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Online collaborative encyclopedia Wikipedia has a massive 97% share of internet visits among the top five reference websites, highlighting the amount of work that rivals like Britannica.com have to catch up.

Britannica.com announced some new Wikipedia-style community features last week as it attempts to make up some of the ground lost to Wikipedia. According to stats from Hitwise, it currently has just 0.57% of US internet visits to the encyclopedia category.

Other reference sites like MSN Encarta and Encyclopedia.com also trail way behind Wikipedia, but Britannica.com comes bottom in this category:

Hitwise encyclopedia stats

Britannica president Jorge Cauz also complained about Wikipedia's superior search engine rankings, but it could do a lot more to optimise its site for Google. Wikipedia is well designed for SEO; its link structure, title tags and meta descriptions all work well on Google, as well as the millions of links into the site from other sources. Meanwhile, much of Britannica's content is locked away for subscribers only, making it harder for Google to index, and less attractive to link to.

As we pointed out last week, usability is also a big issue. Britannica.com is not especially usable, with too much Flash, intrusive ads and poor site search among the problems.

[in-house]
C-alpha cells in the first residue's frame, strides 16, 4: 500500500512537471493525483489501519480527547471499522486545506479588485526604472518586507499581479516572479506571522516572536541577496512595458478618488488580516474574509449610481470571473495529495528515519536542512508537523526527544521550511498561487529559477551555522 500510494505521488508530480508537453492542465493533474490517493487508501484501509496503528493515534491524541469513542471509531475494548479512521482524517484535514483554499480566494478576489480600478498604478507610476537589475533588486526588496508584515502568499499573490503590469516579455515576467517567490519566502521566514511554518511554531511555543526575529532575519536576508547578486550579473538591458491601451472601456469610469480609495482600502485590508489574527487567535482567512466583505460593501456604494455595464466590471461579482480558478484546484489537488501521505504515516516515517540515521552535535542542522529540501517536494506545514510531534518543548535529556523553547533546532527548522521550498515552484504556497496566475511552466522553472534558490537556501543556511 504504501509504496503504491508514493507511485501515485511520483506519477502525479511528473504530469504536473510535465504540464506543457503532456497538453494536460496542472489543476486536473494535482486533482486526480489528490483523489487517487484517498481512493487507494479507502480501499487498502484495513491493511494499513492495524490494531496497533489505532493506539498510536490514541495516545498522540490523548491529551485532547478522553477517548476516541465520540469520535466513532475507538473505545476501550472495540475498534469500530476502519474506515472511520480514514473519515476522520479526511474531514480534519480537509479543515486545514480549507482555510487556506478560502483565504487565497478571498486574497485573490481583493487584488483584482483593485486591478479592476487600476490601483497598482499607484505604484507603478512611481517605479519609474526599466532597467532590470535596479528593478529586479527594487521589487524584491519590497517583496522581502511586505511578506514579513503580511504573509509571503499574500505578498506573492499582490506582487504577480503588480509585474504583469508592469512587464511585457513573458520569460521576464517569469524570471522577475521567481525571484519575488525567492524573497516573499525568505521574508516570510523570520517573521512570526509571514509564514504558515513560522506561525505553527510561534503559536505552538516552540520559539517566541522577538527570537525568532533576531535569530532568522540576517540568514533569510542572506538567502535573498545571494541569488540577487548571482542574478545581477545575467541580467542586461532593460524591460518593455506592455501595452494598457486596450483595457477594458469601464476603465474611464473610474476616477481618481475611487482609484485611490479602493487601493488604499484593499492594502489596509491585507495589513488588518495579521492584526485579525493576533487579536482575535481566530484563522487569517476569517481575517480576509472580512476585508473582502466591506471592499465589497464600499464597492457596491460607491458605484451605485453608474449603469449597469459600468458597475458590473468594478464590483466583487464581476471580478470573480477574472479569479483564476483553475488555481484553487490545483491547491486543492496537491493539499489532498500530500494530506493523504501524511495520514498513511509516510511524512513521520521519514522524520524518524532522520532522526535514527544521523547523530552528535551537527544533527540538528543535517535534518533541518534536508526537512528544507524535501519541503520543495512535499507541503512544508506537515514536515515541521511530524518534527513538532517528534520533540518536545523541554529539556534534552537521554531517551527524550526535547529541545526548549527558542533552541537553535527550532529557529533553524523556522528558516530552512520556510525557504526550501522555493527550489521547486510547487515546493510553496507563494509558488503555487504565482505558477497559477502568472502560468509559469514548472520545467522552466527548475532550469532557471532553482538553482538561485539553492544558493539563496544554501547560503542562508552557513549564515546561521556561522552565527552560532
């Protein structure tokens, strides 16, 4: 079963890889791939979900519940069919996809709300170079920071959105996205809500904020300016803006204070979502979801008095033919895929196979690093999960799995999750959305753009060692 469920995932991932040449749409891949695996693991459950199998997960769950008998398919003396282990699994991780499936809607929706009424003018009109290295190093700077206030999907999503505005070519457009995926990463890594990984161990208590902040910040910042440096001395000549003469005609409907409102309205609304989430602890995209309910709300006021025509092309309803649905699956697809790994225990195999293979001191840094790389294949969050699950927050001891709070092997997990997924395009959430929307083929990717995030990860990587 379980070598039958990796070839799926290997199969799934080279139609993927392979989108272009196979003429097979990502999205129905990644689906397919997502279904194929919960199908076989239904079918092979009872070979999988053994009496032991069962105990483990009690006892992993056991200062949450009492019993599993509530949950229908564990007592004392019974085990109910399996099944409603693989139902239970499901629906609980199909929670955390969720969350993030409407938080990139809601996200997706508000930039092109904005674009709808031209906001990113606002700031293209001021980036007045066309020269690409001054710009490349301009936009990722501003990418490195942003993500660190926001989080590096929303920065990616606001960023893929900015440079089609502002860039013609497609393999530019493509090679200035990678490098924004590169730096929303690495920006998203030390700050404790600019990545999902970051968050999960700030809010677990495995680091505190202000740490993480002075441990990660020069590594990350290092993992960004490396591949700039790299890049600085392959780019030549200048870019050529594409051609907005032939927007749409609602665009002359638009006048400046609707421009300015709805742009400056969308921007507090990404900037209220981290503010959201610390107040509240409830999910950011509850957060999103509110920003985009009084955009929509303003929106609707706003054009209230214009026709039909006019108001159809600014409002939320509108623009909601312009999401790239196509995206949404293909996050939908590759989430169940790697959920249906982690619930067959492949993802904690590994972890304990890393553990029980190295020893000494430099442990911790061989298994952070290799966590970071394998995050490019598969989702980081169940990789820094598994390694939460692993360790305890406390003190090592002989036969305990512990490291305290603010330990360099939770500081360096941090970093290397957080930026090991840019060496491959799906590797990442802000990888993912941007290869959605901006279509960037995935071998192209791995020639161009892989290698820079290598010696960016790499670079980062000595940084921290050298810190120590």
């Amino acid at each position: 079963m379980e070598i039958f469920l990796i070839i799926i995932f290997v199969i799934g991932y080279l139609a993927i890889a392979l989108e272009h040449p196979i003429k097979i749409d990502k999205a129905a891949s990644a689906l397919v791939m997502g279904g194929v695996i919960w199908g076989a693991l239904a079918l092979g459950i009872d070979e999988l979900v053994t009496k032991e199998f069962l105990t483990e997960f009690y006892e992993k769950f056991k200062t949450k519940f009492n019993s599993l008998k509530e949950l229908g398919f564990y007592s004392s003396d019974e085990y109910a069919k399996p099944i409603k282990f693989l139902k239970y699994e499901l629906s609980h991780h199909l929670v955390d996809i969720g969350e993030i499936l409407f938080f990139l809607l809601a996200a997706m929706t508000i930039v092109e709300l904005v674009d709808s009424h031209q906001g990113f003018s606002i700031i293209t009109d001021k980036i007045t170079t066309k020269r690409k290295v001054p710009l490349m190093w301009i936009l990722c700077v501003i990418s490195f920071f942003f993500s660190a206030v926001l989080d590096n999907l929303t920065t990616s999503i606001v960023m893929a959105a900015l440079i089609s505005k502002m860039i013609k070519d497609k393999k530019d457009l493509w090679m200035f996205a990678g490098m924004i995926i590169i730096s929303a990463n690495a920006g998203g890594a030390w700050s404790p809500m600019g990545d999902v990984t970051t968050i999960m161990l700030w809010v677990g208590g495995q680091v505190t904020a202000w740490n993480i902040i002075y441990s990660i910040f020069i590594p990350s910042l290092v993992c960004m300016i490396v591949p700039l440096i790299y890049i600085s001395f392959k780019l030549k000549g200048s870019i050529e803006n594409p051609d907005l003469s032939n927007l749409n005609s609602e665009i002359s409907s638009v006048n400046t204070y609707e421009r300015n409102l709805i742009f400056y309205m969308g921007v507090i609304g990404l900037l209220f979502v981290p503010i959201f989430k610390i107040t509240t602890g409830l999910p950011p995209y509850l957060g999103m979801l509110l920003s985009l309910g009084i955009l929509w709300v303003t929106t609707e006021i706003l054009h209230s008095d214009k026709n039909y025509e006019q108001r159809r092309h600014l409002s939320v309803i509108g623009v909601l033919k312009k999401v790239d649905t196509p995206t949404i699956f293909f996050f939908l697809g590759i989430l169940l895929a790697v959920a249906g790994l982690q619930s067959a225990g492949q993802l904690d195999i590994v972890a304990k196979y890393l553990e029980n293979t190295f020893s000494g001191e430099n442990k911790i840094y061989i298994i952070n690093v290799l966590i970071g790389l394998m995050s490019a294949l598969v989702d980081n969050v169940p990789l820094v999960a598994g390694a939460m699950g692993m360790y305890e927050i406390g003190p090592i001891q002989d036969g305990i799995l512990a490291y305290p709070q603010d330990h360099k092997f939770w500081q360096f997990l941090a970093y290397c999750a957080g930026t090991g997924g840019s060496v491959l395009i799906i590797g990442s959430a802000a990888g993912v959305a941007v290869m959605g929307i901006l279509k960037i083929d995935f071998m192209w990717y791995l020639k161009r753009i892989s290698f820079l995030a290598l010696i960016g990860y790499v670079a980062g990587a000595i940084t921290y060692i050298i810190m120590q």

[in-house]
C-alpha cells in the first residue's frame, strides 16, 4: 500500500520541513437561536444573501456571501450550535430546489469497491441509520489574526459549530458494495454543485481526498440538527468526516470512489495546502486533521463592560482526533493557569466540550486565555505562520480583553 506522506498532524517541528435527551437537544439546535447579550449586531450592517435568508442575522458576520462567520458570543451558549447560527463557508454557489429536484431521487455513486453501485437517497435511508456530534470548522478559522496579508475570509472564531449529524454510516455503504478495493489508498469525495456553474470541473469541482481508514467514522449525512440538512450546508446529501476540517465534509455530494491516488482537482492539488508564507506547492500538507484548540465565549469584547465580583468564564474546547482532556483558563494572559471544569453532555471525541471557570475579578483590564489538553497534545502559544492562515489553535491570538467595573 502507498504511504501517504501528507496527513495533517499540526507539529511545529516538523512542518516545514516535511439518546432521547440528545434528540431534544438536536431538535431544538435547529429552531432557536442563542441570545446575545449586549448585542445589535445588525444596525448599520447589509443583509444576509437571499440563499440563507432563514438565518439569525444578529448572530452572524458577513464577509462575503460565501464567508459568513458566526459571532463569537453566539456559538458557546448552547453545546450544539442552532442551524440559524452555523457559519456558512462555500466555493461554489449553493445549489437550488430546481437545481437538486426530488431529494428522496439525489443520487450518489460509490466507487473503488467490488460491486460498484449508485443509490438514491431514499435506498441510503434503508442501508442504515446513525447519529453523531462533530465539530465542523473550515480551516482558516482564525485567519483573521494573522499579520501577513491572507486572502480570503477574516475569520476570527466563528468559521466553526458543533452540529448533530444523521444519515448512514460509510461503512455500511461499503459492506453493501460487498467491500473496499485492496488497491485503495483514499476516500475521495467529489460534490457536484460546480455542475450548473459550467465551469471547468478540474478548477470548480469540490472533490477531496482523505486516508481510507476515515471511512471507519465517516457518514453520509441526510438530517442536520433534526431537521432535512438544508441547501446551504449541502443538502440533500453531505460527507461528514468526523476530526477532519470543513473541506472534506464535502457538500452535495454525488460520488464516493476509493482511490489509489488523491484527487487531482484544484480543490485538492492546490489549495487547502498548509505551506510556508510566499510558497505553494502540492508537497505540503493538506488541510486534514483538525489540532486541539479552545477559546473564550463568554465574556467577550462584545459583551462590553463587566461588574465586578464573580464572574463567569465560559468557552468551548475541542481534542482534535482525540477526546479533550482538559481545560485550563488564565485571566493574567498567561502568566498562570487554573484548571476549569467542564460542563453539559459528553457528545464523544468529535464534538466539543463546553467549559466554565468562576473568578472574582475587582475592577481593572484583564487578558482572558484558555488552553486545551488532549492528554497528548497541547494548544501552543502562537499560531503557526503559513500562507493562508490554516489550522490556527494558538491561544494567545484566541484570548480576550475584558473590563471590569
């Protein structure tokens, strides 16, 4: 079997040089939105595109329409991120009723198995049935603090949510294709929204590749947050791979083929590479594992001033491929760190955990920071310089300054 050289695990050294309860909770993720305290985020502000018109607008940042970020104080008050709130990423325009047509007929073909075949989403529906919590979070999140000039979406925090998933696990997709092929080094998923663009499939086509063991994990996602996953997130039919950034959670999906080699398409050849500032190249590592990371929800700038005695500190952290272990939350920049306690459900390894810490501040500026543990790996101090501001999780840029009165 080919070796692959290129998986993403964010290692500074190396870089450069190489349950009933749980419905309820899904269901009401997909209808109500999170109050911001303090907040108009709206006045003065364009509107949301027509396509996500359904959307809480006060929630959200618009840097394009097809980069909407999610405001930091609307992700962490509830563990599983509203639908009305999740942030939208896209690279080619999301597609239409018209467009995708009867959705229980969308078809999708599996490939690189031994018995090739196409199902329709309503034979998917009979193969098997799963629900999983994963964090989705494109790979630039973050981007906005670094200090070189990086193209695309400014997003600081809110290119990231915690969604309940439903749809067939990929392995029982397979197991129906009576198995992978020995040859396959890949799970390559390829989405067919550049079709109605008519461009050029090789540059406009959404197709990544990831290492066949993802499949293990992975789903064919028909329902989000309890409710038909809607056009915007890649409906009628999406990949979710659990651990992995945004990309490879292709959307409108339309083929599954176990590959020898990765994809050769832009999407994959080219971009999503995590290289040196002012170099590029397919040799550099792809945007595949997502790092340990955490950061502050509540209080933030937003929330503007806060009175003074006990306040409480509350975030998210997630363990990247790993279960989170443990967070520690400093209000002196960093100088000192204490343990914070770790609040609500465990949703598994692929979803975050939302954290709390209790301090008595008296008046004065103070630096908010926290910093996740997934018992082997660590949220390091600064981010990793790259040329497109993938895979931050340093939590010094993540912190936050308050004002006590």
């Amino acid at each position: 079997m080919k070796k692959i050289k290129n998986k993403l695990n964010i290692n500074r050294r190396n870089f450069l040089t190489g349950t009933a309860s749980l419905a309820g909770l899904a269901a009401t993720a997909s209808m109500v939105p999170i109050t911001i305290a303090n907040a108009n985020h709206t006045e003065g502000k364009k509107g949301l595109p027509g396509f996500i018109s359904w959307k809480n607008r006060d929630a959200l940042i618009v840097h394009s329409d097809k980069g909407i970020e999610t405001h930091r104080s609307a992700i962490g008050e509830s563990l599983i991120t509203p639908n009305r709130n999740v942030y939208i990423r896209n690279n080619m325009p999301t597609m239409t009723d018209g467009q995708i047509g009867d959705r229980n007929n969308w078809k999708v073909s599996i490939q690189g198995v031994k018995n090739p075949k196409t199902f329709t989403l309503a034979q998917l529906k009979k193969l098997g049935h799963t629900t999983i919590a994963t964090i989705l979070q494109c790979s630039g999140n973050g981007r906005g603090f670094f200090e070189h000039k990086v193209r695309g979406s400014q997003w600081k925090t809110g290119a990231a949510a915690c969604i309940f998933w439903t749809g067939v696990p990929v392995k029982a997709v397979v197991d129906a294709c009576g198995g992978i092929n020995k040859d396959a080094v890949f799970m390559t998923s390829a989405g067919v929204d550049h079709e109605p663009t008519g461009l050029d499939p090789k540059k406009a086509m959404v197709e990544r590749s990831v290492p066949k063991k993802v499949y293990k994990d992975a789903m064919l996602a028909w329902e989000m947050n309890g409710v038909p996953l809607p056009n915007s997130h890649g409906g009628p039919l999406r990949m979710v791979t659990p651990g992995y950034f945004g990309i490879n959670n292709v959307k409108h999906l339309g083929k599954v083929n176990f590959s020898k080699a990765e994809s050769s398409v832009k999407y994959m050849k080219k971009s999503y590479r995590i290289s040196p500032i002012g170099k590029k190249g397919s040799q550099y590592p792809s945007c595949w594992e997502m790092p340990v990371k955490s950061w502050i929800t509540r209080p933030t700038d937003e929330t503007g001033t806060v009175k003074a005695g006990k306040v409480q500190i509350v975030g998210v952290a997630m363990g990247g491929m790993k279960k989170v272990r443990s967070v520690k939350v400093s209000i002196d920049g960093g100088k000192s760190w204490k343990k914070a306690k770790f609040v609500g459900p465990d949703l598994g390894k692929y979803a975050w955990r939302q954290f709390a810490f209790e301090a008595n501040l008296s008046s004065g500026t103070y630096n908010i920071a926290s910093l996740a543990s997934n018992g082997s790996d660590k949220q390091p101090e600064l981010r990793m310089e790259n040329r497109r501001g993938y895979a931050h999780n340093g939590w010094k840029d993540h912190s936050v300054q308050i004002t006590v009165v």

Compare the entries for 'World War Two' on the two sites. Wikipedia comes third for the term on Google, while Britannica is nowhere. Perhaps Britannica's entry is more authoritative than Wikipedia's, but I can't find out easily because it is locked behind a premium content wall, and requires users to sign up for a free trial, which involves entering card details, something few users will be happy about:

WW2 entry Britannica.com

The other three encyclopedias on the list also lag well behind Wikipedia for usability, even though others like Encyclopedia.com rank better than Britannica, while Google Knol is a big disappointment so far. Clearly, all these sites have a lot of work to do to close the gap.

Graham Charlton

Published 26 January, 2009 by Graham Charlton

Graham Charlton is the former Editor-in-Chief at Econsultancy. Follow him on Twitter or connect via Linkedin or Google+

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